FOR IMMEDIATE RELEASE
Stewart Mountain Community Forest Riparian Reserve, RCO Grant Request by Whatcom Land Trust.
Communications and Outreach Director Karen Parker
Bellingham – The Washington State Recreation and Conservation Office (RCO), Community Forests Program ranked our Stewart Mountain project at 8 out of 15 and will get funded if the Governor and Legislature fund the program at $20 million.
The Community Forests Program is a new state grant program that offers communities a means of protecting their working forests. As working forests disappear, so do their benefits: jobs, clean air, water and open areas for recreation. A community forest empowers local residents to control decisions on forest management and use, and to derive benefits from both.
Eligible applicants include but are not limited to local government entities (city or county government agencies), Native American tribes, and nonprofit conservation organizations like the Whatcom Land Trust. Indeed, land trusts statewide have been taking a leadership role in working with communities in promoting economic development and land conservation in rural communities.
The grant program (RCO) considers all benefits a forest will provide, from producing income from use of the land to protecting it against climate and other environmental changes, as well as providing opportunities for recreation, education and cultural enrichment. As Washington’s population grows and forestlands are increasingly threatened by development, the Community Forests Program is a valuable tool for preserving working lands for the benefit of Washingtonians now and into the future.
Find out more about RCO Community Forests Program
The Stewart Mountain Community Forest Riparian Reserve 2 includes an acquisition of 502 acres of upland and riparian forest along the South Fork Nooksack River. The property, which is the first phase of a proposed 6,000-acre community forest on Stewart Mountain, contains significant amounts of steep slope, salmon-bearing tributaries, and mature forests up to 126 years old. The Community Forest will be managed as a working forest that aims to optimize a wide variety of ecological, economic, and community benefits such as watershed health, sustainable jobs, fish and wildlife habitat, and recreational access. All forest management activities within the SMCF will be guided by three primary objectives:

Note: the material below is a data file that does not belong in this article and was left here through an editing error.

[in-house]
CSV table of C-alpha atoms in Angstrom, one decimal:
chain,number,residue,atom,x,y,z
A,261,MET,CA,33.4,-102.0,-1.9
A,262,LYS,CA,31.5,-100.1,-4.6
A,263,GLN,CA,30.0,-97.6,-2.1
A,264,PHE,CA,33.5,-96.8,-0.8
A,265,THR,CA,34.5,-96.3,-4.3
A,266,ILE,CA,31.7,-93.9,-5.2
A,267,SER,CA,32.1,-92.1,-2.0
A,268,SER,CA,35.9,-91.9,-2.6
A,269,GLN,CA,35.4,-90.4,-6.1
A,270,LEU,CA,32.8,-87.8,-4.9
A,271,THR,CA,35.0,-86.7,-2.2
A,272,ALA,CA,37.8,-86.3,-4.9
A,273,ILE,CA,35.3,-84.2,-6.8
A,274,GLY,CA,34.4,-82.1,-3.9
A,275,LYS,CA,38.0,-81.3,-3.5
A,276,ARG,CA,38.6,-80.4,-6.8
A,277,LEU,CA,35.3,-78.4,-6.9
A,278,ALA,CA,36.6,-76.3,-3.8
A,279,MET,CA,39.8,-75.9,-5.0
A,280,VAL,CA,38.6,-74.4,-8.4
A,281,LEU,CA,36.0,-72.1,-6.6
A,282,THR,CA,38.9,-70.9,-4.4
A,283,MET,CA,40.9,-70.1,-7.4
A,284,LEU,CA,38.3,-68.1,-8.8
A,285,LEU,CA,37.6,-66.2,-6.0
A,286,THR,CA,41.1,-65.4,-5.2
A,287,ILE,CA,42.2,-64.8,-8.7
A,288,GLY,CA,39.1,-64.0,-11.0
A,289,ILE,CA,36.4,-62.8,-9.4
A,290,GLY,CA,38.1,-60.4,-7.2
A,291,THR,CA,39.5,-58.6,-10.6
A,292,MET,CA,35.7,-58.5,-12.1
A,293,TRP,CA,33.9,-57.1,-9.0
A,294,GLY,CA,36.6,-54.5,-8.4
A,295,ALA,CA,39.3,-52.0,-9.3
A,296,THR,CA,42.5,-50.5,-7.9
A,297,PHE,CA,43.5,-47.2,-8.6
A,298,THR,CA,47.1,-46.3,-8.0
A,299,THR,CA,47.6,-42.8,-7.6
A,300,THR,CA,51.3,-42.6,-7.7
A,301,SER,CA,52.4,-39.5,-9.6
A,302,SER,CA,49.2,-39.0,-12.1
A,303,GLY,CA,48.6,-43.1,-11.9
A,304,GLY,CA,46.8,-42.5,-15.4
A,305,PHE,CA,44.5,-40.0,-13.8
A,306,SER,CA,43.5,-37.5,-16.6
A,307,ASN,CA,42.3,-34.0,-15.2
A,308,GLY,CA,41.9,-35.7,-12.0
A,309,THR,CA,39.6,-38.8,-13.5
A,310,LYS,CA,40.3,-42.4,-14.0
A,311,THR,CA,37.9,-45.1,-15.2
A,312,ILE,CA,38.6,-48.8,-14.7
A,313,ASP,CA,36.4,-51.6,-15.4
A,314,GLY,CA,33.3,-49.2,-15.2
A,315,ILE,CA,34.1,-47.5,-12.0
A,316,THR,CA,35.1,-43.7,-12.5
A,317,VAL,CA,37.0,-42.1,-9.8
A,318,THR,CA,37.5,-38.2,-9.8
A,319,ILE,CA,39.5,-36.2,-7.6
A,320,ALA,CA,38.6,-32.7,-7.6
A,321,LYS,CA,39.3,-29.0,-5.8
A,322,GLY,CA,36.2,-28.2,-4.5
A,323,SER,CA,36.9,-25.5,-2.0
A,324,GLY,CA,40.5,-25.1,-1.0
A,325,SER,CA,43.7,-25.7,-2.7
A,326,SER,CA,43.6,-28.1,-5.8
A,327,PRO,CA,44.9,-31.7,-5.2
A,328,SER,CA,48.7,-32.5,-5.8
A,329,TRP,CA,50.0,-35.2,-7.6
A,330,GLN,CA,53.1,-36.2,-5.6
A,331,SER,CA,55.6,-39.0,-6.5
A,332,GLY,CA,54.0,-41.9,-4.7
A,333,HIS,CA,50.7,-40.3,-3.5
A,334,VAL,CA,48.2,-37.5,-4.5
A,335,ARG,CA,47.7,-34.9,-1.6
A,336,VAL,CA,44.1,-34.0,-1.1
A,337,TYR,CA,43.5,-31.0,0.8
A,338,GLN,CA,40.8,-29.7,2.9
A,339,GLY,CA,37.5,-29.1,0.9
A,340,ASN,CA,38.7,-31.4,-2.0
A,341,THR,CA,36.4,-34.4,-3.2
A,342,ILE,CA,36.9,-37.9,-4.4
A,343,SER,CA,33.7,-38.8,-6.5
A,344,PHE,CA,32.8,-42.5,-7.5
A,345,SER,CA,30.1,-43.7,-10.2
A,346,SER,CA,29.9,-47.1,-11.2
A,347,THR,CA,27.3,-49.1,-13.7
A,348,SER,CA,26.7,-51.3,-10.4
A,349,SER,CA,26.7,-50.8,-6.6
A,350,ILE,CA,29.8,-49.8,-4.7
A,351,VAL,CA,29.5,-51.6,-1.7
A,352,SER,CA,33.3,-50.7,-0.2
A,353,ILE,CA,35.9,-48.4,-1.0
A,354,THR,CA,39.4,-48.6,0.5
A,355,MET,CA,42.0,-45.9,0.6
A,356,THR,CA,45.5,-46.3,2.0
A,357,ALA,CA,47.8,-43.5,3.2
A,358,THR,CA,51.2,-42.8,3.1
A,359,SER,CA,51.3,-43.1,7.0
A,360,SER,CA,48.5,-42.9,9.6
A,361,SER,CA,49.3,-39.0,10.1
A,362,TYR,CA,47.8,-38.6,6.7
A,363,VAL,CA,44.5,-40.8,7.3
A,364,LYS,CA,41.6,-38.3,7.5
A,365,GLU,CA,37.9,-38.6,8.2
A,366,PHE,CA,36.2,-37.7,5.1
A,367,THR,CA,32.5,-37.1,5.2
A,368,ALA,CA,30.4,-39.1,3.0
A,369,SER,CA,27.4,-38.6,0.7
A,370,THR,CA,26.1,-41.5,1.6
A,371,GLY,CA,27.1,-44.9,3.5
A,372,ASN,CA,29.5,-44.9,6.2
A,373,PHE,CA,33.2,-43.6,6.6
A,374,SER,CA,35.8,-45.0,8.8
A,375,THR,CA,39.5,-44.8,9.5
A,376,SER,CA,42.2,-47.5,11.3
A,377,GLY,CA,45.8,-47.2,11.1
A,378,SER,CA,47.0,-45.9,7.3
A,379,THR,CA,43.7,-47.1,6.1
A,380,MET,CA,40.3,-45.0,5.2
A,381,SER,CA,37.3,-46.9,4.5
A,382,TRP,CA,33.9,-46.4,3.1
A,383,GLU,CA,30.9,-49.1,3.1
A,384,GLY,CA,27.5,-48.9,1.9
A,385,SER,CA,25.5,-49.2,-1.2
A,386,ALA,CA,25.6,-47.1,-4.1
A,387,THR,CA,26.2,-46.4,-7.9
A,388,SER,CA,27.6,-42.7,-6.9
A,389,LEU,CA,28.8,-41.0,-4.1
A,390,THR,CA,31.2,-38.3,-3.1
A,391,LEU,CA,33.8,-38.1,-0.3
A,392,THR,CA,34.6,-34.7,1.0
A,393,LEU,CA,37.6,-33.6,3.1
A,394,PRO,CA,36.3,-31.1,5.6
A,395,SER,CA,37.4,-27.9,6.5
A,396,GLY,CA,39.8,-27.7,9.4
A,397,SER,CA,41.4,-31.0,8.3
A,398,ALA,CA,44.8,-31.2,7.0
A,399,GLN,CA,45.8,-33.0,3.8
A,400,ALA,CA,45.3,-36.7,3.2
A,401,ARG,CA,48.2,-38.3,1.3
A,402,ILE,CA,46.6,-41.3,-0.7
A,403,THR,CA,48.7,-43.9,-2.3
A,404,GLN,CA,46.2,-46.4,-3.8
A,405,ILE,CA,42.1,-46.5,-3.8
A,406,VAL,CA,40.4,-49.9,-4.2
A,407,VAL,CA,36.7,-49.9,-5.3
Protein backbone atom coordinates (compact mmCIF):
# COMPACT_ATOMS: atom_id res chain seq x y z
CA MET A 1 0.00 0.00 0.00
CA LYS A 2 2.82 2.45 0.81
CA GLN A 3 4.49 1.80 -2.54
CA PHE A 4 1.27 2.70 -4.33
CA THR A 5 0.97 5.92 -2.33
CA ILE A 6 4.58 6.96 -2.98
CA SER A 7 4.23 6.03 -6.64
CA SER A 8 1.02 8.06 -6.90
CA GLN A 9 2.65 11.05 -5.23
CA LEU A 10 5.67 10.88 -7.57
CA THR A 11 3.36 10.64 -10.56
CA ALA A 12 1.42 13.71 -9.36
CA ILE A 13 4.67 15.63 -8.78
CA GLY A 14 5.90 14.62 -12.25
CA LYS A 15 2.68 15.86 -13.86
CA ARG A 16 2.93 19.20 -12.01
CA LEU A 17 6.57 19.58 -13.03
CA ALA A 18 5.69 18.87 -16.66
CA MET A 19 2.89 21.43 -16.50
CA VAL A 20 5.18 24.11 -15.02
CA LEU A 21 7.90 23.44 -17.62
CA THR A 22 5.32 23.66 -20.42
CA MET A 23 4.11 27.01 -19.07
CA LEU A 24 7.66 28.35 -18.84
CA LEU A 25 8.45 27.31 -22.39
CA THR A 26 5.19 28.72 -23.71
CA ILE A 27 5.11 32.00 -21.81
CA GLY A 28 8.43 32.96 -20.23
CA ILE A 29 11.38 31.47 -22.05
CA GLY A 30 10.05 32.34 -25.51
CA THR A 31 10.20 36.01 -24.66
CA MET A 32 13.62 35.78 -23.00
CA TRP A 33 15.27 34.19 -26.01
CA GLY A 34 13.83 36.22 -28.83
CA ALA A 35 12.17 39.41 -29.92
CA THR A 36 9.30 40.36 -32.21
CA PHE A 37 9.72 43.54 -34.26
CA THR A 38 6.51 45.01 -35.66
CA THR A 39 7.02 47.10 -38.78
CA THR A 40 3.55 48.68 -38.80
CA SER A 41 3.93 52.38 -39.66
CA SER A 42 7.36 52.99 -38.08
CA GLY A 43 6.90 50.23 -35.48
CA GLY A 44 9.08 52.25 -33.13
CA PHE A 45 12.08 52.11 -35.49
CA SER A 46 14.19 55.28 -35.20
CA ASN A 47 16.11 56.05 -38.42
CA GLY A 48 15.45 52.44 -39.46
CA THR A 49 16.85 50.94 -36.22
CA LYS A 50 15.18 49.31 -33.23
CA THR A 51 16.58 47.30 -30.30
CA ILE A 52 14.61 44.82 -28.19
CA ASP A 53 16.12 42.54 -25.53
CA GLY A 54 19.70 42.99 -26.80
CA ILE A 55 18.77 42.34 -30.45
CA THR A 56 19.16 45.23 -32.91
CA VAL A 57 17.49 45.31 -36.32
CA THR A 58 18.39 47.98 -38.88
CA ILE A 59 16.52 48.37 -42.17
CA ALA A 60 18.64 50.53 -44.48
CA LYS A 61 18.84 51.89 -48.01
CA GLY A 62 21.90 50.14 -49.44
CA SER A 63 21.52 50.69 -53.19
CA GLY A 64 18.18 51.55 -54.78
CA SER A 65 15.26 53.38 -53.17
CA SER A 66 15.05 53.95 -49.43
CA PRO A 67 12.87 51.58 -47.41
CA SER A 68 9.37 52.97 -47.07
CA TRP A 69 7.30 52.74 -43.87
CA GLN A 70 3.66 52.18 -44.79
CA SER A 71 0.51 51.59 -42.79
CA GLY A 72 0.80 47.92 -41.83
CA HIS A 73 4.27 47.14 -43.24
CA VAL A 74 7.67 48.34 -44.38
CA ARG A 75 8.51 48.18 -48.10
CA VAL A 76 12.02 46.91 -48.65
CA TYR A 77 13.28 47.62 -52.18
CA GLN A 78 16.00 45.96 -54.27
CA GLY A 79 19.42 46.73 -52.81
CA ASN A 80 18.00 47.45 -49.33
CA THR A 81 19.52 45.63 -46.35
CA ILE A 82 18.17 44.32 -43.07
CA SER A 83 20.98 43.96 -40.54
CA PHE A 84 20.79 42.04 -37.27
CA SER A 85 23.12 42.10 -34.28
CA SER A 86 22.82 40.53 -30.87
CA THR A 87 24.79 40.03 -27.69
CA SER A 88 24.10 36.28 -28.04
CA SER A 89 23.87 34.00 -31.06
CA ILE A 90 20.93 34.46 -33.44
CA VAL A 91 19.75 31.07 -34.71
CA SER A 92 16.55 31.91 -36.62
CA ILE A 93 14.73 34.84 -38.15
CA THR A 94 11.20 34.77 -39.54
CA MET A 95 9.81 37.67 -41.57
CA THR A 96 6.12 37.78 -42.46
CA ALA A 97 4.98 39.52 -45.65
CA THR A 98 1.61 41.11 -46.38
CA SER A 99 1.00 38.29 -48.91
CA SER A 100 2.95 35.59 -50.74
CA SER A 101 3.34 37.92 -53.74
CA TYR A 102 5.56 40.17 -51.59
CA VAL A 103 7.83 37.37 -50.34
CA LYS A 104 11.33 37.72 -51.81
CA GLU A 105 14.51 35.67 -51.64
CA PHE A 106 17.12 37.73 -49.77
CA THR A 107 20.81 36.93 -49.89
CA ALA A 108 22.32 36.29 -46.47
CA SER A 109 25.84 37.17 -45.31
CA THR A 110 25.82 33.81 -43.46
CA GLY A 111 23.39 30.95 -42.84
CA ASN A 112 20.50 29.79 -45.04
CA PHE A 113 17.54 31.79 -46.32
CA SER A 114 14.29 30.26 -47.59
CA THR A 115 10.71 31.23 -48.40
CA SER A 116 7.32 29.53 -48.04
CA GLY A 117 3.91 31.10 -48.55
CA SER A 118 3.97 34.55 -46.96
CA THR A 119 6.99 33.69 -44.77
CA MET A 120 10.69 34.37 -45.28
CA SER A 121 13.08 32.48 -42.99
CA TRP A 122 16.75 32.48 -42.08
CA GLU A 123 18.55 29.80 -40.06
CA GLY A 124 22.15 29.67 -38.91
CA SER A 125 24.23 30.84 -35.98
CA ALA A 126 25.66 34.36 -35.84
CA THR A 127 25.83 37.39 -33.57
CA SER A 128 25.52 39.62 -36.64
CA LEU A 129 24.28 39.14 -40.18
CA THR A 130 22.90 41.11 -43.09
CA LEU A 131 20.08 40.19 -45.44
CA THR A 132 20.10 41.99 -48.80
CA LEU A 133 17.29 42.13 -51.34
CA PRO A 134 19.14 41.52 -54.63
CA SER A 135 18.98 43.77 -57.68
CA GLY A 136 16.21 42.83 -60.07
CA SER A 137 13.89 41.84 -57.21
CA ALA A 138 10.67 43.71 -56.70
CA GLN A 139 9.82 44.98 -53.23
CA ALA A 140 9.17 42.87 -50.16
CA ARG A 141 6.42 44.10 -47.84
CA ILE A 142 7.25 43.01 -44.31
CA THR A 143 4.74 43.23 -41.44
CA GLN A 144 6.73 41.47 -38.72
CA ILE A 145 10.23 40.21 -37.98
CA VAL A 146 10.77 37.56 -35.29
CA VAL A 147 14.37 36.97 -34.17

1) restore hydrologic functions in the South Fork Nooksack River watershed,
2) recover local employment opportunities throughout the forestry sector, and
3) spur increased engagement and interest in community-based forest stewardship.
Outdoor recreation opportunities will be provided through existing infrastructure, along with opportunities for collaboration on education and research partnerships with community organizations in Whatcom County.
Your support is urgently needed! Together, we have a chance to make big things happen for community forests in the 2021 legislative session. Join us in requesting full funding for the Community Forest Program administered by the Recreation and Conservation Office. This sign-on letter will go to the Governor and Legislature, demonstrating the breadth of support for this important tool for local communities!
We are hoping to collect as many signatures as possible by November 6th to include in a letter to the Governor’s Office. We will continue collecting signatures until the end of January for an additional letter to legislators.
NOTE: Included in this press release is text from the Washington State Recreation and Conservation Office (RCO) and Washington Association of Land Trusts (WALT).
About Whatcom Land Trust
The mission of the Whatcom Land Trust is to preserve and protect wildlife habitat, scenic, agricultural and open space lands in Whatcom County for future generations by securing interests in land and promoting land stewardship. Since our founding in 1984, the Land Trust has permanently protected more than 24,000 acres throughout Whatcom County, including 14,000 of public park land, 1,200 of working lands for agriculture and forestry, 12,000 acres in the Lake Whatcom Watershed to ensure clean drinking water for 100,000 residents, and more than 36 miles of marine and freshwater shorelines that preserve wildlife habitat. Our staff of twelve, governing board of eleven diverse private citizens, and 600-plus volunteers effectively collaborate with over 200 organizations and individuals including private landowners, local communities, Tribes, public agencies including Whatcom County and the City of Bellingham, corporations and other conservation organizations to permanently protect and manage lands and engage local citizens in conservation actions.